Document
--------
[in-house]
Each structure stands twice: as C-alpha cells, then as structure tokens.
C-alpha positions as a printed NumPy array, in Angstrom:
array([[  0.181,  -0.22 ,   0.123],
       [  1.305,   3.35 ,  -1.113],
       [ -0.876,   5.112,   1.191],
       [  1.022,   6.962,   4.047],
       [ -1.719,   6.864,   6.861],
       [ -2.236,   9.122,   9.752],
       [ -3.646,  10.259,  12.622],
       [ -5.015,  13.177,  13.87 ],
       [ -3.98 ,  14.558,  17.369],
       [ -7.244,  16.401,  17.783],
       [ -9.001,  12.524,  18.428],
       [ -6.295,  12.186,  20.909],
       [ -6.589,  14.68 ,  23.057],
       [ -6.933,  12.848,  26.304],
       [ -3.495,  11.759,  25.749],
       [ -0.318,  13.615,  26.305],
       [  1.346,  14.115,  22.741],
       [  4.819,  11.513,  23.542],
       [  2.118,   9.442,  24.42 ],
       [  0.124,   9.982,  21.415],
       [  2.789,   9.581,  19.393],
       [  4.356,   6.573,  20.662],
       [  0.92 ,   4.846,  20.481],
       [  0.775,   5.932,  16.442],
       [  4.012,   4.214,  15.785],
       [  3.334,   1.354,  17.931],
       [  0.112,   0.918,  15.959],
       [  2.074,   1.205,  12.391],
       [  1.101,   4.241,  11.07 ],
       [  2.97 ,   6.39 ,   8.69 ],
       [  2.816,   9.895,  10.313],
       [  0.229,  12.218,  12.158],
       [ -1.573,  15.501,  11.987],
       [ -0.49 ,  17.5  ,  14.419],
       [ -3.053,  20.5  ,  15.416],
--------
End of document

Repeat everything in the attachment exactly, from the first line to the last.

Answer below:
[in-house]
Each structure stands twice: as C-alpha cells, then as structure tokens.
C-alpha positions as a printed NumPy array, in Angstrom:
array([[  0.181,  -0.22 ,   0.123],
       [  1.305,   3.35 ,  -1.113],
       [ -0.876,   5.112,   1.191],
       [  1.022,   6.962,   4.047],
       [ -1.719,   6.864,   6.861],
       [ -2.236,   9.122,   9.752],
       [ -3.646,  10.259,  12.622],
       [ -5.015,  13.177,  13.87 ],
       [ -3.98 ,  14.558,  17.369],
       [ -7.244,  16.401,  17.783],
       [ -9.001,  12.524,  18.428],
       [ -6.295,  12.186,  20.909],
       [ -6.589,  14.68 ,  23.057],
       [ -6.933,  12.848,  26.304],
       [ -3.495,  11.759,  25.749],
       [ -0.318,  13.615,  26.305],
       [  1.346,  14.115,  22.741],
       [  4.819,  11.513,  23.542],
       [  2.118,   9.442,  24.42 ],
       [  0.124,   9.982,  21.415],
       [  2.789,   9.581,  19.393],
       [  4.356,   6.573,  20.662],
       [  0.92 ,   4.846,  20.481],
       [  0.775,   5.932,  16.442],
       [  4.012,   4.214,  15.785],
       [  3.334,   1.354,  17.931],
       [  0.112,   0.918,  15.959],
       [  2.074,   1.205,  12.391],
       [  1.101,   4.241,  11.07 ],
       [  2.97 ,   6.39 ,   8.69 ],
       [  2.816,   9.895,  10.313],
       [  0.229,  12.218,  12.158],
       [ -1.573,  15.501,  11.987],
       [ -0.49 ,  17.5  ,  14.419],
       [ -3.053,  20.5  ,  15.416],